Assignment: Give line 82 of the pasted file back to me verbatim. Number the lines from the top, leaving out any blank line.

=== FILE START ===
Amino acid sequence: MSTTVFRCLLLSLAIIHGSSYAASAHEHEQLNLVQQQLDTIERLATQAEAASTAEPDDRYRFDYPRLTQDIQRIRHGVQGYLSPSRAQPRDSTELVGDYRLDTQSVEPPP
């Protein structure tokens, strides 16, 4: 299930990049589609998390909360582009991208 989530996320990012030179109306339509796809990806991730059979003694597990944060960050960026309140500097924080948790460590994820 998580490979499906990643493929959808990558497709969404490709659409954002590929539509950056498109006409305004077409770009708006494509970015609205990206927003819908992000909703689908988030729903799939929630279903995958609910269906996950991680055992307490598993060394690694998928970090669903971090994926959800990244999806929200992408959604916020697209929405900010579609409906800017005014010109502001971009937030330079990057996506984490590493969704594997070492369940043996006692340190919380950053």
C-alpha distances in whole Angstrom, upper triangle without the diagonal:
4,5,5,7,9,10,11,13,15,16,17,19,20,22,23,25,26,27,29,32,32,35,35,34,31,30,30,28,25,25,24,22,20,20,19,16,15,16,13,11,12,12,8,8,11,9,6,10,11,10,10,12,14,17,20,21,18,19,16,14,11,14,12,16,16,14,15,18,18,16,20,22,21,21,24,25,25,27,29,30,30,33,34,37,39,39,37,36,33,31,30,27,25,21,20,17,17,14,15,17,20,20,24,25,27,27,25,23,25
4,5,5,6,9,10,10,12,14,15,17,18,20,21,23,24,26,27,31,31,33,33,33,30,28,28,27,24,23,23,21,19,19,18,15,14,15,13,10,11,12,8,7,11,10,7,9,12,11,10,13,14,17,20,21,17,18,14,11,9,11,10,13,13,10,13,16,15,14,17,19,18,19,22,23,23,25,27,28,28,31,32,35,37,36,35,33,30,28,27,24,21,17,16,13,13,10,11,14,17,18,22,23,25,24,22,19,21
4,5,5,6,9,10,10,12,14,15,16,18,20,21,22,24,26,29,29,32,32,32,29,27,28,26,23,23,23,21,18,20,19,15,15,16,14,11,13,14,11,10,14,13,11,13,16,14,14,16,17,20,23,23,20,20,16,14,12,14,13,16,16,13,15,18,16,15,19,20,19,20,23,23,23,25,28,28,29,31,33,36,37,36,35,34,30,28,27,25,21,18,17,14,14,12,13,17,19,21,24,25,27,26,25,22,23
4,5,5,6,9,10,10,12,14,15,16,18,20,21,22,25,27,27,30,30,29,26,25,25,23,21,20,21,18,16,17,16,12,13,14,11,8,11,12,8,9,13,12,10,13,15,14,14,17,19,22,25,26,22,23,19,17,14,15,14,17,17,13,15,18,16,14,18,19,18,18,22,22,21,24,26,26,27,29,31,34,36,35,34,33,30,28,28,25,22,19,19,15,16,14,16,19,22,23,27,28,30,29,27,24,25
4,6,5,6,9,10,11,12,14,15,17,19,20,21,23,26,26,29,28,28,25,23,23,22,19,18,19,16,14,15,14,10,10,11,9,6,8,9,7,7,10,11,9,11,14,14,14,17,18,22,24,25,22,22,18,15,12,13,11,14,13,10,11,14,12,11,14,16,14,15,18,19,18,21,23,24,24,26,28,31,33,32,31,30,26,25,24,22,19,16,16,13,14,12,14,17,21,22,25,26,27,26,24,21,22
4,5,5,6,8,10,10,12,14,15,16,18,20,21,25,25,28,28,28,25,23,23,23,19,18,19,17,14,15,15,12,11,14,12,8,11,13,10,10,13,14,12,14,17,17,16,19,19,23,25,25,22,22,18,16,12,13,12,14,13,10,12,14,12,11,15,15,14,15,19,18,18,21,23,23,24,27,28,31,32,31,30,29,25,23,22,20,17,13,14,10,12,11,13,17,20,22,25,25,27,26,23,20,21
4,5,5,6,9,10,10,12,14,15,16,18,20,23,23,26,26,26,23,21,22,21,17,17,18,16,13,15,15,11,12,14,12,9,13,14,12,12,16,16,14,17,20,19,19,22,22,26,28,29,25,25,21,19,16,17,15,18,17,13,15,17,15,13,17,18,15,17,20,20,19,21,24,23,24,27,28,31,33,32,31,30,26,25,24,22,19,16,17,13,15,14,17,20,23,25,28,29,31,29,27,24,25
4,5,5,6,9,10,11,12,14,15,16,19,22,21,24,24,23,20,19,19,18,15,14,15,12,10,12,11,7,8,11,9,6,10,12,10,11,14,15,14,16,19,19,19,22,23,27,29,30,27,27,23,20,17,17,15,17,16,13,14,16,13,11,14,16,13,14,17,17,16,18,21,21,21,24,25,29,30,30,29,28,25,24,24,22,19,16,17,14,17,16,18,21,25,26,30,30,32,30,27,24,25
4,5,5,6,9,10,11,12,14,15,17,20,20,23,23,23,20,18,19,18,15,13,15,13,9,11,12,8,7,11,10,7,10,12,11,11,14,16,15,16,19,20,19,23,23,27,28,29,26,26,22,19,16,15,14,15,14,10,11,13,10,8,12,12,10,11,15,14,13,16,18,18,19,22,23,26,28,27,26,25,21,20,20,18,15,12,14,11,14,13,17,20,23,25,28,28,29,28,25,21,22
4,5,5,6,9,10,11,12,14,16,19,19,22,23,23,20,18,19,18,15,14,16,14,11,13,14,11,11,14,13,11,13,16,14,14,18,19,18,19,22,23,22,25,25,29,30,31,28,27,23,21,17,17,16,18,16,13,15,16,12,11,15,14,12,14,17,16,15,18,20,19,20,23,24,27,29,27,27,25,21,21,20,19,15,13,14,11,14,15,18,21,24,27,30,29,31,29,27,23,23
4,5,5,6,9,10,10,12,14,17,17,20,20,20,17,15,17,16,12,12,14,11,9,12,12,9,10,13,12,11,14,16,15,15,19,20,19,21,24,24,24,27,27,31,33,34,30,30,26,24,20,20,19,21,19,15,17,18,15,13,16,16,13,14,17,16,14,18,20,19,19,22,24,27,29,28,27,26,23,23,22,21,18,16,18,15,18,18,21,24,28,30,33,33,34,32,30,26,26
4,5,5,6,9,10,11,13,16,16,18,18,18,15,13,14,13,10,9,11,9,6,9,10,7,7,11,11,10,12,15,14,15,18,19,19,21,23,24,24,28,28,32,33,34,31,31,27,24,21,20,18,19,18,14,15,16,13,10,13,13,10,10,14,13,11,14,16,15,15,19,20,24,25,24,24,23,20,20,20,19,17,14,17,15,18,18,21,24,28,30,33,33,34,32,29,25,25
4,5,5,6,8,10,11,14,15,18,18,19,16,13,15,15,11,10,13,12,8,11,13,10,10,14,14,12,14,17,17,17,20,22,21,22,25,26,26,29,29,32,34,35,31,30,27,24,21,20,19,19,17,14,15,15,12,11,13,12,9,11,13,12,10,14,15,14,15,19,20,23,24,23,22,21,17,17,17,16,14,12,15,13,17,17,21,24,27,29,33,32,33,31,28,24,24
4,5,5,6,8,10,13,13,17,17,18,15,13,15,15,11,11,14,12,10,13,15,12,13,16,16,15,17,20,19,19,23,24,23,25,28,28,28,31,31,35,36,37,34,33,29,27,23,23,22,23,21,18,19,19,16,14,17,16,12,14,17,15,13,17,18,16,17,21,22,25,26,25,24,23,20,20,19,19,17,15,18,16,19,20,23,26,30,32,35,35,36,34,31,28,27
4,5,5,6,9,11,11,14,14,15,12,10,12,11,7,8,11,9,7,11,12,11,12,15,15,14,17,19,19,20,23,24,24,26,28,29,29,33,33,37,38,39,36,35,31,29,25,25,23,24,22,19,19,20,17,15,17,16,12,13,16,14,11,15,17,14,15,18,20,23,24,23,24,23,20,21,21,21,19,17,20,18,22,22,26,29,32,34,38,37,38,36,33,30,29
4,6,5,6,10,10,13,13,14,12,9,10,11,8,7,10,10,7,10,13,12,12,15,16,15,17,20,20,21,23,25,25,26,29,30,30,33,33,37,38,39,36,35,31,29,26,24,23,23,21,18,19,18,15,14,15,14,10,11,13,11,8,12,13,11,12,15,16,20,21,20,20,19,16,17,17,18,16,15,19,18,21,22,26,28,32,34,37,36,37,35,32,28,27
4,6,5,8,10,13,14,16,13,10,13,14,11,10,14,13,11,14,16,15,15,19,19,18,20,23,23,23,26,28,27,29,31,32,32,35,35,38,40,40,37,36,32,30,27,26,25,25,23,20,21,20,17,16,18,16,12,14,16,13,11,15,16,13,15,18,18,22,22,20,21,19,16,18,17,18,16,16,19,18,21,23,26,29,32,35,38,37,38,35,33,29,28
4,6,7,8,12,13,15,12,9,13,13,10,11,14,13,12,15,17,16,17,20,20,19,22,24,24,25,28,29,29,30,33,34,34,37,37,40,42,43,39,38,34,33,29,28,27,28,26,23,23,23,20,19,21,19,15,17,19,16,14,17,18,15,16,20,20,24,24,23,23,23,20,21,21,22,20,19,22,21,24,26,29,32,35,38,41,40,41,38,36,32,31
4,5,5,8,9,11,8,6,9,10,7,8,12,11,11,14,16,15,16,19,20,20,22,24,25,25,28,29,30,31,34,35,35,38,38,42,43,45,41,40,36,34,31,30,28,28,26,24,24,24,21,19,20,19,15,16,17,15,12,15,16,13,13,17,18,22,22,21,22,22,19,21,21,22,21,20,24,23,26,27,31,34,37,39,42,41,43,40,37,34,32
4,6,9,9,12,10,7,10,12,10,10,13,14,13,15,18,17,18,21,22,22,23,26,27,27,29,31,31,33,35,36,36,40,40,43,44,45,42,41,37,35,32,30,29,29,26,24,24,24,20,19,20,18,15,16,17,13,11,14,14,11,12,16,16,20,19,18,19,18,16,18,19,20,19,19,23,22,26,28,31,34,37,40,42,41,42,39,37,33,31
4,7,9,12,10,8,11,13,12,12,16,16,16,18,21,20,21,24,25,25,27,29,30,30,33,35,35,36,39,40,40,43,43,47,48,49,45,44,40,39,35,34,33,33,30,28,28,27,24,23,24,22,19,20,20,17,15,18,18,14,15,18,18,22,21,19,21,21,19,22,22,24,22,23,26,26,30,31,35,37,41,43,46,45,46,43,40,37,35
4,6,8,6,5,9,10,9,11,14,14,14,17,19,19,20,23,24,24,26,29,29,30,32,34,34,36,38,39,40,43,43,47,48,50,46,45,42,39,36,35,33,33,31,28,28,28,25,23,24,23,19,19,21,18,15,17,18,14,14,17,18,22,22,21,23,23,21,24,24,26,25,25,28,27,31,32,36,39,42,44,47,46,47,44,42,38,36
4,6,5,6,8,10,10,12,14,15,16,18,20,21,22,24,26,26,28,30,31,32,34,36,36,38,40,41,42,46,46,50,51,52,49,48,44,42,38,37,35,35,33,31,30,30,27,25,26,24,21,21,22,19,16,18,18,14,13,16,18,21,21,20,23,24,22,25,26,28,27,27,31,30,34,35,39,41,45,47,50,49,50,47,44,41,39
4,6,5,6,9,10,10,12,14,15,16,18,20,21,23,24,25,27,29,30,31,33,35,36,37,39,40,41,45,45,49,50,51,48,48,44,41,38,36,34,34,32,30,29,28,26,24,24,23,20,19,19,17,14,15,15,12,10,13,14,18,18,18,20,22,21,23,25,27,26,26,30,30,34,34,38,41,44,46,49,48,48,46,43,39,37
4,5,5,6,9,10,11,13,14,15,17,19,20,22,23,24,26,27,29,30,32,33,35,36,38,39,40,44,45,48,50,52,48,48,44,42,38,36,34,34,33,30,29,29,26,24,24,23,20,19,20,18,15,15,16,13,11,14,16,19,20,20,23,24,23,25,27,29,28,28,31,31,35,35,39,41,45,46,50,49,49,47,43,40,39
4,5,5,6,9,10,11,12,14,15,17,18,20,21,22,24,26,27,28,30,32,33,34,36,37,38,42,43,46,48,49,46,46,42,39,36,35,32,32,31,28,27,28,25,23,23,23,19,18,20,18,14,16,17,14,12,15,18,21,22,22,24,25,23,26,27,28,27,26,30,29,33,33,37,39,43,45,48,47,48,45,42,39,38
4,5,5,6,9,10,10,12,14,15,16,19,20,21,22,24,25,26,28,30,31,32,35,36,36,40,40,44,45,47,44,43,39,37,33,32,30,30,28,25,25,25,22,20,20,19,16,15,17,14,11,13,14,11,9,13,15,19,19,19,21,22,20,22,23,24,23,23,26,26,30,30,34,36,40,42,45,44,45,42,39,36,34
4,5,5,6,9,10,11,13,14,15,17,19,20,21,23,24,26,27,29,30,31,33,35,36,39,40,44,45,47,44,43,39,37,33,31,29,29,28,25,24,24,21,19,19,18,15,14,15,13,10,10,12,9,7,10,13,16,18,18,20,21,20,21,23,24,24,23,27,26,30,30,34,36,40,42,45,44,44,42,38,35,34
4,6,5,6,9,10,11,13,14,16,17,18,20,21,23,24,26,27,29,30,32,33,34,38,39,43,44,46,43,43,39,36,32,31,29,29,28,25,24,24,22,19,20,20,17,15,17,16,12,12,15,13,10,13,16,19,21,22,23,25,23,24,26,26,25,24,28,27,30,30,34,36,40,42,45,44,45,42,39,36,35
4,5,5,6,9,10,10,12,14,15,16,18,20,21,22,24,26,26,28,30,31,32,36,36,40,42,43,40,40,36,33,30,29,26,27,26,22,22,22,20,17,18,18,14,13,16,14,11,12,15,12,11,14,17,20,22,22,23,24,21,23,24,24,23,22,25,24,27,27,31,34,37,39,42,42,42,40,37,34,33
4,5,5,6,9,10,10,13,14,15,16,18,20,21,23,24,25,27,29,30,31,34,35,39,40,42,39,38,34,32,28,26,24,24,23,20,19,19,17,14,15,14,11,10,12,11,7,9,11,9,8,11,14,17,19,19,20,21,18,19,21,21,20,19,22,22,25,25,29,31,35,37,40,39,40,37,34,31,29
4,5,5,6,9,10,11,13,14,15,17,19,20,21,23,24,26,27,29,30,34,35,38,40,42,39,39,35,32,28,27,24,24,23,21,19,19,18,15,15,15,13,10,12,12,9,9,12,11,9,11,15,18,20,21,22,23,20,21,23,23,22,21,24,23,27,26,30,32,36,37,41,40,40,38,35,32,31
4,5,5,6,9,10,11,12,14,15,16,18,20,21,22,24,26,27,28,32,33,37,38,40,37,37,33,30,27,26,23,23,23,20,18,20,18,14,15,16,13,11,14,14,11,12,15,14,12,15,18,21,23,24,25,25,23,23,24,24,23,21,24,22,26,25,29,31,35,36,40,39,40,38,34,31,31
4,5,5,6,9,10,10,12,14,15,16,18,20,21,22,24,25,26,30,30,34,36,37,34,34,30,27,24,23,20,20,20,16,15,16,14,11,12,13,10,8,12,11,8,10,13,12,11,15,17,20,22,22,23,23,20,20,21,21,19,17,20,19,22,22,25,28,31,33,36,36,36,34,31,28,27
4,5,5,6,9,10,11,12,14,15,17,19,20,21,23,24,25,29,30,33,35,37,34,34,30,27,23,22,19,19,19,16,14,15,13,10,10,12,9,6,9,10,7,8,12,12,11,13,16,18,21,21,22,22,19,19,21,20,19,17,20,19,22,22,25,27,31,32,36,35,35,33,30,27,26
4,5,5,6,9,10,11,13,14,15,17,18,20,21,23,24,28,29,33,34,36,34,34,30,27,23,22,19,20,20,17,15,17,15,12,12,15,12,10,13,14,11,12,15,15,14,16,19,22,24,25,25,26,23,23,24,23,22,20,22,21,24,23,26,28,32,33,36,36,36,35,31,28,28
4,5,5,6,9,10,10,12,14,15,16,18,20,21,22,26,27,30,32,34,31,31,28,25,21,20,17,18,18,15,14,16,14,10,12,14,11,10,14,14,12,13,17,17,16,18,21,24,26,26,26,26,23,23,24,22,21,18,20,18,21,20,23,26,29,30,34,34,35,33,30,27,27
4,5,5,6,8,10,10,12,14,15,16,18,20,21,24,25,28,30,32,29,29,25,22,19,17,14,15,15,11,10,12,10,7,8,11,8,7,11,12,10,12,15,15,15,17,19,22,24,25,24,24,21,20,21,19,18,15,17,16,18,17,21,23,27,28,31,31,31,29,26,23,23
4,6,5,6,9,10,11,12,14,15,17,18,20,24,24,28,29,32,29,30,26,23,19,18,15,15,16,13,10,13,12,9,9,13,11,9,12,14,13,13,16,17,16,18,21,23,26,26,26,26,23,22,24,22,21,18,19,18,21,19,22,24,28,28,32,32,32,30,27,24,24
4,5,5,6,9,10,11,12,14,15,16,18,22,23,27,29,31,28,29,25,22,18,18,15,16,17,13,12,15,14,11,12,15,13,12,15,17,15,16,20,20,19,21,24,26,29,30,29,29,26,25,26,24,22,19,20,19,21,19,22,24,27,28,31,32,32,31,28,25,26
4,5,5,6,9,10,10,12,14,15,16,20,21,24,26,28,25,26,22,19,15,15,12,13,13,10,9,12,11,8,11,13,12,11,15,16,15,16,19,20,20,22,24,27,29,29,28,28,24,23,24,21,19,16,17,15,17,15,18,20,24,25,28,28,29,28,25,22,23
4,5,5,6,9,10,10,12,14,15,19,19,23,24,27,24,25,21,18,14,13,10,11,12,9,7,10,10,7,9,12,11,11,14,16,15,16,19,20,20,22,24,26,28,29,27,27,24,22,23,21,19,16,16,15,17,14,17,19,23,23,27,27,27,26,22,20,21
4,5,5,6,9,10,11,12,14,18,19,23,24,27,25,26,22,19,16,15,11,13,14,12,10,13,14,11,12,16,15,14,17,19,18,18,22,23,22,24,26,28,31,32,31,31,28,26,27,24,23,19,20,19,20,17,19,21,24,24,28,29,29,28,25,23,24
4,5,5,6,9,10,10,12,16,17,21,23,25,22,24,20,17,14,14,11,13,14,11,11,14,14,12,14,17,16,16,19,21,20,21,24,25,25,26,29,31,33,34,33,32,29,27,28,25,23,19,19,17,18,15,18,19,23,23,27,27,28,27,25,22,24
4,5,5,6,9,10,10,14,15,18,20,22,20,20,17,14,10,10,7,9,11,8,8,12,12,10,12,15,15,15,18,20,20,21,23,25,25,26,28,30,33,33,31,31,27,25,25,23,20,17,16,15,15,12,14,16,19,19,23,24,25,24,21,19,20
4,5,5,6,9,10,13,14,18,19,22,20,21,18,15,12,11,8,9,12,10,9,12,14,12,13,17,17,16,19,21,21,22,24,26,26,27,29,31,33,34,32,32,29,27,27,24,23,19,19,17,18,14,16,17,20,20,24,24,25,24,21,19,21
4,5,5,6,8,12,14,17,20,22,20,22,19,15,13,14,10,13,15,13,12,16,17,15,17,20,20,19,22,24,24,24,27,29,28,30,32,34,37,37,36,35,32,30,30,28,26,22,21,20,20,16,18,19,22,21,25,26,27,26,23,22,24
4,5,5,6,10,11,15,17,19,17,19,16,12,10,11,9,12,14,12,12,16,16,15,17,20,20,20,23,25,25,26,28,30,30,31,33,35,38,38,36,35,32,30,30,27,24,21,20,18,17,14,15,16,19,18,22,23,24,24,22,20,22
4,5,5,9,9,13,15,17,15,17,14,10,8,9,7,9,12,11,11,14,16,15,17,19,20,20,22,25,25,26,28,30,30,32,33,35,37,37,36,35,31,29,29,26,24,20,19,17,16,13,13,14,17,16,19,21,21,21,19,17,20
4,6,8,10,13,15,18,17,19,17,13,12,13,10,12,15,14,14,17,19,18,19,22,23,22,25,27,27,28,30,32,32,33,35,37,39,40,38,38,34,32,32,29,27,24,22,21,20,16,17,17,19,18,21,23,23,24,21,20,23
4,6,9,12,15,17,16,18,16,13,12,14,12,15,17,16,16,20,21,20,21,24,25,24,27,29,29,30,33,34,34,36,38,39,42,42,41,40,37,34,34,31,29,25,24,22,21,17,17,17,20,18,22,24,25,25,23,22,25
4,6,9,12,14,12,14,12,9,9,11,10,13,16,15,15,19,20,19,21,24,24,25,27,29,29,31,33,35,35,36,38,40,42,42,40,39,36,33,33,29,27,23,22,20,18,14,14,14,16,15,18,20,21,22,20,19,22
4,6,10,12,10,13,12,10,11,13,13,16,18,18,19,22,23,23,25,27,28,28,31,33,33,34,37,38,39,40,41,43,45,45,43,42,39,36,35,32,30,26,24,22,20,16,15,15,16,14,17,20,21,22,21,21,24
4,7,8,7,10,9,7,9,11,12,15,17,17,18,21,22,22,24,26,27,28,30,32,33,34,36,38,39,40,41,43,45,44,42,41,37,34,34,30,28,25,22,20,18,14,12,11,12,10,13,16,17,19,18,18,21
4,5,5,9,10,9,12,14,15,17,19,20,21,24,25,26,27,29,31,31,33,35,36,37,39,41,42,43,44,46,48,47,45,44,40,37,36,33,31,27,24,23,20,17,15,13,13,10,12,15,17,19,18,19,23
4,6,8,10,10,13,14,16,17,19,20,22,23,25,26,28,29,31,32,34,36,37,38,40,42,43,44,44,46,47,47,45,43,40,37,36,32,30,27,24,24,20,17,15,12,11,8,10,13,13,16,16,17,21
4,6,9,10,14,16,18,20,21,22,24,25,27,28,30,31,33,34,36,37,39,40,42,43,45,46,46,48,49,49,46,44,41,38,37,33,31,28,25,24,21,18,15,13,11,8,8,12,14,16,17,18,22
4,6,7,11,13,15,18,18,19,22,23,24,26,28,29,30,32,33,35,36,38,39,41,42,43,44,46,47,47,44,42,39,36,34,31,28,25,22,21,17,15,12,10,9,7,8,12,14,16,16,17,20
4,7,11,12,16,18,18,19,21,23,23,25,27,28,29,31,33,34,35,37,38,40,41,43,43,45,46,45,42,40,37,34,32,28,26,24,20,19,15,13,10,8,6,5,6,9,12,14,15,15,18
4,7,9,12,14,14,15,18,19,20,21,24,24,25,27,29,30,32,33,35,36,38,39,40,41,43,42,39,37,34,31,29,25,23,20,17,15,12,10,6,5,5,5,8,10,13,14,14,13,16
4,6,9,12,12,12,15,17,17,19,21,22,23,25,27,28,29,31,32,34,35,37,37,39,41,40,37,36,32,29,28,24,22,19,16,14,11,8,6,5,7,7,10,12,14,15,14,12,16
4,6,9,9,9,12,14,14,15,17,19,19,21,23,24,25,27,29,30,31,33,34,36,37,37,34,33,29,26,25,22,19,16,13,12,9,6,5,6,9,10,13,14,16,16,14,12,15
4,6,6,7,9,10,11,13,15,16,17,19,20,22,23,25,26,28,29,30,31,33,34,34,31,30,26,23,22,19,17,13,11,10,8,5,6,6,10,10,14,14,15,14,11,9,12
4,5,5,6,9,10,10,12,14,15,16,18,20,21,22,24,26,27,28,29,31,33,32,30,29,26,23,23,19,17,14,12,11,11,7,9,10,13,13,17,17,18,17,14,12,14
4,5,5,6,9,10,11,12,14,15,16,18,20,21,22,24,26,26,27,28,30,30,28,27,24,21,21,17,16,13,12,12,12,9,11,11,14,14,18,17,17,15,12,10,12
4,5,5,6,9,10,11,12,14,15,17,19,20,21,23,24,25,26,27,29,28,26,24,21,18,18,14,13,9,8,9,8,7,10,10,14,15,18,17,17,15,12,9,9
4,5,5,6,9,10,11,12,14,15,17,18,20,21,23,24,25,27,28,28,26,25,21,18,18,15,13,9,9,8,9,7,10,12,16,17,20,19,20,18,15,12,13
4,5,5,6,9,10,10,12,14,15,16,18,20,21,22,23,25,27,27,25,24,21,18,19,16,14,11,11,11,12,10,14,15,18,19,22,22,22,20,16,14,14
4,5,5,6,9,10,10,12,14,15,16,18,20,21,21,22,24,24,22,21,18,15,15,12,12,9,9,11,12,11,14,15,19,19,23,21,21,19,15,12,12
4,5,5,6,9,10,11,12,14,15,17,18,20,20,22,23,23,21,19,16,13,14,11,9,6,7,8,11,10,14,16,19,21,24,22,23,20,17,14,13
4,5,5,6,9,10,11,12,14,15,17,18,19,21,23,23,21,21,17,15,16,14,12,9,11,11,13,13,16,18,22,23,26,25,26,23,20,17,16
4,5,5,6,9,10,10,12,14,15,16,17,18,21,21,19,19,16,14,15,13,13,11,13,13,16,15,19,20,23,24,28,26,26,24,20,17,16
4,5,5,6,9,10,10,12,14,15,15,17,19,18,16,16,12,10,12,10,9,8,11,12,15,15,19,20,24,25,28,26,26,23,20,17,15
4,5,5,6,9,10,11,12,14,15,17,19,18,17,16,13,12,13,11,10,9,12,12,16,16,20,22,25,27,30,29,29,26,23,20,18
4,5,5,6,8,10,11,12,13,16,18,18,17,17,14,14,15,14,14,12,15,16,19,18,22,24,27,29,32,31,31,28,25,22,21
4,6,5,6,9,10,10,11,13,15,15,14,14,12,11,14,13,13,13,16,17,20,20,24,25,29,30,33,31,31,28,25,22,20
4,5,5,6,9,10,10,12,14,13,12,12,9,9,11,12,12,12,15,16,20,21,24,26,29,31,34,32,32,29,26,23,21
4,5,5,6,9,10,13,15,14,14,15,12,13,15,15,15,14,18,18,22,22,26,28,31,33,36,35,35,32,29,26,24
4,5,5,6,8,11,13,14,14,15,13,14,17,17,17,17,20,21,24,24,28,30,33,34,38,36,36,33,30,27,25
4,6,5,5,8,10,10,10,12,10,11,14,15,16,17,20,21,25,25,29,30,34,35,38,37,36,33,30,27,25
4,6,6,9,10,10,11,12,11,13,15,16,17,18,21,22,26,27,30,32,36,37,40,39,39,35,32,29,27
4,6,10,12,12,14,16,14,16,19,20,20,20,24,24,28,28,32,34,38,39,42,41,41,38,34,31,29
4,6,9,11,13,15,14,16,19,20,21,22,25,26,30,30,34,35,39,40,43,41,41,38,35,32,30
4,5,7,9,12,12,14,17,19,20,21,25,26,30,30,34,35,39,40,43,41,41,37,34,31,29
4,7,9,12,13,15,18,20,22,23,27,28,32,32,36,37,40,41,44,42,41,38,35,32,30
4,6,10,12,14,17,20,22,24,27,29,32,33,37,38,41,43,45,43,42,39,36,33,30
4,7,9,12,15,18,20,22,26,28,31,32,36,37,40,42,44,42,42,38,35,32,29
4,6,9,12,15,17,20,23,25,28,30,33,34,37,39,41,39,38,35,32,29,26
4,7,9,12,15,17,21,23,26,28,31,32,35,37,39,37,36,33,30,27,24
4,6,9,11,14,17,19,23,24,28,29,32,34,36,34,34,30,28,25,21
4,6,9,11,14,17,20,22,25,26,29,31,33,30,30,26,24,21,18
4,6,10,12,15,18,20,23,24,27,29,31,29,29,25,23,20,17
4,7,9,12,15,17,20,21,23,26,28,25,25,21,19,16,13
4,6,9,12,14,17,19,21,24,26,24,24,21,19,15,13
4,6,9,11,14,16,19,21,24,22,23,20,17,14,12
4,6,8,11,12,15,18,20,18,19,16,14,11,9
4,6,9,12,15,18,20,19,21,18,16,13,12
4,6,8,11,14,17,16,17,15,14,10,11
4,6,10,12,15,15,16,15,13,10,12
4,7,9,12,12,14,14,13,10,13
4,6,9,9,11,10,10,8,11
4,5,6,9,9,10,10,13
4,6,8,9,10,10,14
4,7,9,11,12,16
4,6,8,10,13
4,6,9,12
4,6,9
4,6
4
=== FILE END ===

4,5,5,6,8,11,13,14,14,15,13,14,17,17,17,17,20,21,24,24,28,30,33,34,38,36,36,33,30,27,25